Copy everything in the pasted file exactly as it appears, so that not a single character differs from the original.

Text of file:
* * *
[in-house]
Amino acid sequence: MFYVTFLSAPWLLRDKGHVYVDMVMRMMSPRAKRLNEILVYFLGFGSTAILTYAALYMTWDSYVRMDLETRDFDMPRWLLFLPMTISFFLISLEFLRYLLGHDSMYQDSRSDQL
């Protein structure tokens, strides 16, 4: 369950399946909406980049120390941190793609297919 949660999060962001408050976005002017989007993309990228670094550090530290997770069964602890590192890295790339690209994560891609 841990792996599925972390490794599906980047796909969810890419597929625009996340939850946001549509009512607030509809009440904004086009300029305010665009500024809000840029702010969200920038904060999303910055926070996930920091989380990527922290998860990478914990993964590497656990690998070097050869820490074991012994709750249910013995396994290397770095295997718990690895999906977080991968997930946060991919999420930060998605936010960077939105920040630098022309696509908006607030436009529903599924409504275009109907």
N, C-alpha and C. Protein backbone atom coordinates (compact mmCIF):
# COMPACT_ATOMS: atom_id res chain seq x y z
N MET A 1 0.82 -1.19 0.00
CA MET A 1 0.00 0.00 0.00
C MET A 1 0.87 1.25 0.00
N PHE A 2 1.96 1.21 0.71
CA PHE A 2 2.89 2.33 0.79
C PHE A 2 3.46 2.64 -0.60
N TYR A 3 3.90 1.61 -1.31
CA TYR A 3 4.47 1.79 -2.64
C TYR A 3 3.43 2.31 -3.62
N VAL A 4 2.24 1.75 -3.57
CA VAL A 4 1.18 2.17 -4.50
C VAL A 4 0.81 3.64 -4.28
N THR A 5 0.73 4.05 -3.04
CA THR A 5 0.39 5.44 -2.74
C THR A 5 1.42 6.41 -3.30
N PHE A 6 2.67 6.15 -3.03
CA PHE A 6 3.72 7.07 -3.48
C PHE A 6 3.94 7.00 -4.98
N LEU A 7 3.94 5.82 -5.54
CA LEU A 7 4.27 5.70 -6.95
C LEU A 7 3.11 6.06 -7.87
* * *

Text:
[in-house]
Amino acid sequence: MFYVTFLSAPWLLRDKGHVYVDMVMRMMSPRAKRLNEILVYFLGFGSTAILTYAALYMTWDSYVRMDLETRDFDMPRWLLFLPMTISFFLISLEFLRYLLGHDSMYQDSRSDQL
């Protein structure tokens, strides 16, 4: 369950399946909406980049120390941190793609297919 949660999060962001408050976005002017989007993309990228670094550090530290997770069964602890590192890295790339690209994560891609 841990792996599925972390490794599906980047796909969810890419597929625009996340939850946001549509009512607030509809009440904004086009300029305010665009500024809000840029702010969200920038904060999303910055926070996930920091989380990527922290998860990478914990993964590497656990690998070097050869820490074991012994709750249910013995396994290397770095295997718990690895999906977080991968997930946060991919999420930060998605936010960077939105920040630098022309696509908006607030436009529903599924409504275009109907």
N, C-alpha and C. Protein backbone atom coordinates (compact mmCIF):
# COMPACT_ATOMS: atom_id res chain seq x y z
N MET A 1 0.82 -1.19 0.00
CA MET A 1 0.00 0.00 0.00
C MET A 1 0.87 1.25 0.00
N PHE A 2 1.96 1.21 0.71
CA PHE A 2 2.89 2.33 0.79
C PHE A 2 3.46 2.64 -0.60
N TYR A 3 3.90 1.61 -1.31
CA TYR A 3 4.47 1.79 -2.64
C TYR A 3 3.43 2.31 -3.62
N VAL A 4 2.24 1.75 -3.57
CA VAL A 4 1.18 2.17 -4.50
C VAL A 4 0.81 3.64 -4.28
N THR A 5 0.73 4.05 -3.04
CA THR A 5 0.39 5.44 -2.74
C THR A 5 1.42 6.41 -3.30
N PHE A 6 2.67 6.15 -3.03
CA PHE A 6 3.72 7.07 -3.48
C PHE A 6 3.94 7.00 -4.98
N LEU A 7 3.94 5.82 -5.54
CA LEU A 7 4.27 5.70 -6.95
C LEU A 7 3.11 6.06 -7.87